A german computer programmer, handpan enthusiast, and longtime community member named Lino saw a need for a tuning program and took it upon himself to create one. Within a few months he had proof of concept and only a few months after that he had a working program. I am of the opinion that this program represents a quantum leap in regards to tuning related software especially when working with tuned steel.
I was highly aware of its power before I became a tuner but it wasn't until I picked up a hammer that its began to reveal its true potential. While learning to tune I quickly realized that Linotune could be more than a tuner, it could be a teacher. It would give me immediate feedback after each hammer stroke showing me EXACTLY what happened to each partial. It educated both my hands and my ears and helped bride the gap between the two.
I have been accused of being a 'new-gen' tuner as I don't pay too much attention to the strobes and their directional movement as I tend to watch the +/- cents. I turn my strobe movement to ÷5 so I am not distracted by the rapid movement. As a 'new-gen' this means the Linotune Laser projection system doesn't work for me as it projects the strobe action. If you aren't a 'new-gen' tuner I highly recommend the laser so you can rid yourself of tuner's neck!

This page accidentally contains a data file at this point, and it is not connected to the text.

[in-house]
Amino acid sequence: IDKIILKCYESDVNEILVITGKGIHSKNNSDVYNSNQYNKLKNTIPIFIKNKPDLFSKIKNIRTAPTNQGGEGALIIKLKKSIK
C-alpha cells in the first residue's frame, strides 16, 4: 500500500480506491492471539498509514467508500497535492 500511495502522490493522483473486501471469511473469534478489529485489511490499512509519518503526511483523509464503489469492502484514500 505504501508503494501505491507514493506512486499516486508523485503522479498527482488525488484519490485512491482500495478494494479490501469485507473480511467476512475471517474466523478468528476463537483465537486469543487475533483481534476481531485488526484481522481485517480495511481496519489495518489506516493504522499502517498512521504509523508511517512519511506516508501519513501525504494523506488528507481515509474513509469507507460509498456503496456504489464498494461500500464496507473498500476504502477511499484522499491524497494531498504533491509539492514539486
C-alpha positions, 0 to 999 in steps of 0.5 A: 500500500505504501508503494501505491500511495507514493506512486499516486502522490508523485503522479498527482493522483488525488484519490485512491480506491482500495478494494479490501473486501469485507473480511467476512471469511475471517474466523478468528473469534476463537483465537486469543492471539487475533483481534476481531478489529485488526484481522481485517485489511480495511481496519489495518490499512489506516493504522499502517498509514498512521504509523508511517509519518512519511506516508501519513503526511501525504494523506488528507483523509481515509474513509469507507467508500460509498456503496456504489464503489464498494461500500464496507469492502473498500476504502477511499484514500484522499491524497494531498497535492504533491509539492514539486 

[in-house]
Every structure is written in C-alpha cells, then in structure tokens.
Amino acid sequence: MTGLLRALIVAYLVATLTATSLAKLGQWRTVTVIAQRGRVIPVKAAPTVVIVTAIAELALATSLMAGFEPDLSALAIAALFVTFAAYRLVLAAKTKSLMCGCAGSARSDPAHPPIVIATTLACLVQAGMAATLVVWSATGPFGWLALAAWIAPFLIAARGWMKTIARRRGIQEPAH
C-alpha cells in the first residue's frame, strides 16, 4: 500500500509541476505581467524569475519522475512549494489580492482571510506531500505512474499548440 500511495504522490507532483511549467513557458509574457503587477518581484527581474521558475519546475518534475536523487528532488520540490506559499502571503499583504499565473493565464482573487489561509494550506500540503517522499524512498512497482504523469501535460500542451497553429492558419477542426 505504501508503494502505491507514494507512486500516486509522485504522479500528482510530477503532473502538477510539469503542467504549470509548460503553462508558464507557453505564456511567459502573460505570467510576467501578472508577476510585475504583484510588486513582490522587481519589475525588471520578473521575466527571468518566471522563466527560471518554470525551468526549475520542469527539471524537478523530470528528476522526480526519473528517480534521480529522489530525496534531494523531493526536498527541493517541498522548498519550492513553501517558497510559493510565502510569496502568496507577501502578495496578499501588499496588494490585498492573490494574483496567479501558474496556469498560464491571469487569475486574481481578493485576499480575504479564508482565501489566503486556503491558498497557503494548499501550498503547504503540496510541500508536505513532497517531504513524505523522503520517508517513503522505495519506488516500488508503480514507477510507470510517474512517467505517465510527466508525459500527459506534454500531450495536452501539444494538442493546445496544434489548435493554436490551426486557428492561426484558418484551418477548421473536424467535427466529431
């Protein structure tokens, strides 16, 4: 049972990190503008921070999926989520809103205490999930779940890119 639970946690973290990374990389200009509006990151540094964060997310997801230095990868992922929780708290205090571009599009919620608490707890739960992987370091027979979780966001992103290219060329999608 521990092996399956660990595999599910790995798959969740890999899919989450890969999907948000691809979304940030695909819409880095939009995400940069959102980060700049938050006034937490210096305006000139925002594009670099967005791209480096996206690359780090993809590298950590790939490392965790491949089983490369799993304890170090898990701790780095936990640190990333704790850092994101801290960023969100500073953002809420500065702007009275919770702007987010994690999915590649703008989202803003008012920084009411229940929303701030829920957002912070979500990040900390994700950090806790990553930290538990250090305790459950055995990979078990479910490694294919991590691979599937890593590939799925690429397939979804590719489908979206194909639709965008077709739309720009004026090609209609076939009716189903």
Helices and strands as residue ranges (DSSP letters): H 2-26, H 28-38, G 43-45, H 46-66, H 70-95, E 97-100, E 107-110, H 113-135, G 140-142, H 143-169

My main window features the partials 1:2:8 /3:3 or fundamental:octave:compound 4th:compound 5th. I keep the 4th in there as a check point for when I am rough tuning and for when I am working on instruments that have a 3rd partial other than a 5th. If they do I will change that band to whatever the 3rd partial is.
I use the slave function for my second window. It is set to start a triple octave above the primary window's fundamental and shows a 2nd, min3rd, maj3rd, 4th and 5th above that. This allows me to keep an eye on any extraneous partials or 'shoulder tones."
I also use the slave window to tune ports as their relationship tends to fall within a 5th of their fundamental.